Comment: Hiring HR people (Score 2) 305

by ThisIsNotAName (#44079141) Attached to: Google Respins Its Hiring Process For World Class Employees

If only they could figure out how to hire HR people who aren't so f---ing stupid, maybe they could come up with a decent process. The zero relationship thing doesn't surprise me at all. I thought the brain teasers as an interview sounded like one of the dumbest ideas ever.

Maybe they could test people on their problem solving abilities or even on skills related to their jobs?

Comment: Re:Not good enough. (Score 1) 163

by ThisIsNotAName (#44067271) Attached to: Aaron's Law Would Revamp Computer Fraud Penalties

And as you described, Afghanistan has a tribal system, not quite anarchy. Even still, repeated invasions, religious extremists, poverty, growing opium being one of the major industries, some political, judicial and police structures but filled with rampant corruption, ... that hardly makes it a case of just anarchy.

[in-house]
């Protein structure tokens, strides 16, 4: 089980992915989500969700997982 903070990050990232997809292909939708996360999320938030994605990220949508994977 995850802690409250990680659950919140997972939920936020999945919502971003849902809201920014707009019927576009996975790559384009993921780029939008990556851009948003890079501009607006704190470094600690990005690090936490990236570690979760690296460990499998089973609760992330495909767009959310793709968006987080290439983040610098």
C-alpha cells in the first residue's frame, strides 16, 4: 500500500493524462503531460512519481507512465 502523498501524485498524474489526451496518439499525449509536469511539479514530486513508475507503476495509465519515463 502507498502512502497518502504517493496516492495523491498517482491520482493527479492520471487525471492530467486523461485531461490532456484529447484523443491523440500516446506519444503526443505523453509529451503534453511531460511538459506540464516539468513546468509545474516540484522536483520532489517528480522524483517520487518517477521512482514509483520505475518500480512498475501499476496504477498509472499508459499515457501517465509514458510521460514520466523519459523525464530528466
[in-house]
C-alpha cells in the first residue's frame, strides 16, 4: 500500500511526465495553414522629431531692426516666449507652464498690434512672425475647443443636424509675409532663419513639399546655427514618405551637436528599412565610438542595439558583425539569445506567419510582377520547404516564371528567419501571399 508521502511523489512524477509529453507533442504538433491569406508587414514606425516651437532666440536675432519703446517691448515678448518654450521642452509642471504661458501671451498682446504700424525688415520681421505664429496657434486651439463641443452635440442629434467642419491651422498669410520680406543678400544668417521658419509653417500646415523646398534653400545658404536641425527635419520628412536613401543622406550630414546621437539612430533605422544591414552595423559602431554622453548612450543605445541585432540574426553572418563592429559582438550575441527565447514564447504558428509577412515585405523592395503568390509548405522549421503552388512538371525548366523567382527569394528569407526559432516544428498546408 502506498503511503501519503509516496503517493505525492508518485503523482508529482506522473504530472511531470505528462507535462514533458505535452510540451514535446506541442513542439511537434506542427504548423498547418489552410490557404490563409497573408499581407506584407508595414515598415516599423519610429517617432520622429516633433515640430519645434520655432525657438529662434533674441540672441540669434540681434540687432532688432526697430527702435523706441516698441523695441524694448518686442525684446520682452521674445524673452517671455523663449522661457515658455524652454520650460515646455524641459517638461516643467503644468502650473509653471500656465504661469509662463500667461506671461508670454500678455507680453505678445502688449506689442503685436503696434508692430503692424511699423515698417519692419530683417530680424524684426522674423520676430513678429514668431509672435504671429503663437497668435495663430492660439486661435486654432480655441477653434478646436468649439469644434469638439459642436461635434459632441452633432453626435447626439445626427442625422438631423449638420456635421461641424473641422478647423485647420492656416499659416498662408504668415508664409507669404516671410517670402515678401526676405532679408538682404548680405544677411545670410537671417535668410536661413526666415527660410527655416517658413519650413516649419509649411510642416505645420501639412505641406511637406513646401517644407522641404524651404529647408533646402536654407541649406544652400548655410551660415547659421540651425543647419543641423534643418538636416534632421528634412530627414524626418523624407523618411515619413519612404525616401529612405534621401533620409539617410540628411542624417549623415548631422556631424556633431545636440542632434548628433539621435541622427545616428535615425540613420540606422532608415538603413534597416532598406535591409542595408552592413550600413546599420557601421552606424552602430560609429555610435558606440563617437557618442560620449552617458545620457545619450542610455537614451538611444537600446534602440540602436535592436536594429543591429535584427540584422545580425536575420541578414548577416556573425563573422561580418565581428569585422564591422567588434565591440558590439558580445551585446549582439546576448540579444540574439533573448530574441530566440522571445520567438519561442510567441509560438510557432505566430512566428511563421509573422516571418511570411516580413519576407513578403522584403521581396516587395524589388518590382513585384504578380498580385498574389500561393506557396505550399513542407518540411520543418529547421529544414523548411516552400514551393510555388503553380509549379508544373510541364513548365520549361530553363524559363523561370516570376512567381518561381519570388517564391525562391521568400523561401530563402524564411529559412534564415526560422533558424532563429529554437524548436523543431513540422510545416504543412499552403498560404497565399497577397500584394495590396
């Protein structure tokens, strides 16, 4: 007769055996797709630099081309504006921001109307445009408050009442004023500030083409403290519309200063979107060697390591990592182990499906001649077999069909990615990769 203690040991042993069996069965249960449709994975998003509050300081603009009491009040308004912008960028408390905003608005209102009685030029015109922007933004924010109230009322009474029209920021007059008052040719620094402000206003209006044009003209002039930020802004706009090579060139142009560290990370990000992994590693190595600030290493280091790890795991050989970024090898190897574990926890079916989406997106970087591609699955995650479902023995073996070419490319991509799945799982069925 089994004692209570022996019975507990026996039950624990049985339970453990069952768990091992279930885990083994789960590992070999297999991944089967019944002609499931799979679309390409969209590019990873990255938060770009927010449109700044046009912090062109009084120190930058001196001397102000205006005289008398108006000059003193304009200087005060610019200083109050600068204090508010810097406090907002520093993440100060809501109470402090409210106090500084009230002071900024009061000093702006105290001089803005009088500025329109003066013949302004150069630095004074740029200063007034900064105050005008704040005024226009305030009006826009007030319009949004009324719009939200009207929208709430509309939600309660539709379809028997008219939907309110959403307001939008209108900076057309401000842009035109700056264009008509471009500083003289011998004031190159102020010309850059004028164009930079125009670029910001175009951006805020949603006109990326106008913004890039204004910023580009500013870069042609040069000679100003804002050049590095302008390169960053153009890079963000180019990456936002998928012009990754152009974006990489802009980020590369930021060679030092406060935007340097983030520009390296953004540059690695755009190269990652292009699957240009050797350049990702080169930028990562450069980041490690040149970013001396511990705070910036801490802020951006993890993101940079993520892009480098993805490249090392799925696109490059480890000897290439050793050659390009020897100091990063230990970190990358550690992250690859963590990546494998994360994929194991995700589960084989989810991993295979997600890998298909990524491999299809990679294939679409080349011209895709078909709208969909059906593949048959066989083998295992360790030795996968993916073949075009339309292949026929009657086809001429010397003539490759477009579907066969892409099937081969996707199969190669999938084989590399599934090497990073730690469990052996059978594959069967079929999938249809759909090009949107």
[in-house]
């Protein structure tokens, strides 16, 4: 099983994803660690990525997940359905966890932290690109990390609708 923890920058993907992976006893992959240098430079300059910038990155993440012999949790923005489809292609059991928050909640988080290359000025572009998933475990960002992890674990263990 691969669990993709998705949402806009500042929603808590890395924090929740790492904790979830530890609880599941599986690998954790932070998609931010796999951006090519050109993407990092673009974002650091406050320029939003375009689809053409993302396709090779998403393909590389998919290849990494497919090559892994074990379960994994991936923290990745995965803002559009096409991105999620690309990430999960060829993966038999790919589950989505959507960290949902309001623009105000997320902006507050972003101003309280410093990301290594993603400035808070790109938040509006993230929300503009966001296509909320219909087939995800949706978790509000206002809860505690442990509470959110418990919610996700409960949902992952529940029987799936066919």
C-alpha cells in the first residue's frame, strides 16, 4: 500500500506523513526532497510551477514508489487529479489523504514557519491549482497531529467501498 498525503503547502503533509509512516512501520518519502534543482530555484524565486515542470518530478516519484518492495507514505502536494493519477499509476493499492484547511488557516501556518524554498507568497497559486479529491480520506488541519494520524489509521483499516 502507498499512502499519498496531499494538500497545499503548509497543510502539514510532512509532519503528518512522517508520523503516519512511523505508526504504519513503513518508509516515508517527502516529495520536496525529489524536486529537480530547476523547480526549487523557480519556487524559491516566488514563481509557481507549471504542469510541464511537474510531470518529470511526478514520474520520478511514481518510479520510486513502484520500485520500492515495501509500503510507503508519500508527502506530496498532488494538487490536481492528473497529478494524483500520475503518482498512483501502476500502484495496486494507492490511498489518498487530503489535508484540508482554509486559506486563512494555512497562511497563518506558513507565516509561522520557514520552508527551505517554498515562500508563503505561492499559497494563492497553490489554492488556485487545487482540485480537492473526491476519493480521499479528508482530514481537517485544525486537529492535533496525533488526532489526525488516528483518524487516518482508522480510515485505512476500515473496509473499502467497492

Comment: Re:Not good enough. (Score 2) 163

by ThisIsNotAName (#44067133) Attached to: Aaron's Law Would Revamp Computer Fraud Penalties

The fact that there are people who equate right and wrong with our set of laws terrifies me. The concept of jury nullification has nothing to do with the defendant, the defendant's lawyer, the prosecution or the judge. It's strictly related to the charges and the laws. I will never vote guilty for someone on trial for simply picking up a hawk's feather or plucking a chicken on a Sunday. Note, as of June 18, 2012, it's legal in New Hampshire for defense lawyers to inform the jury about jury nullification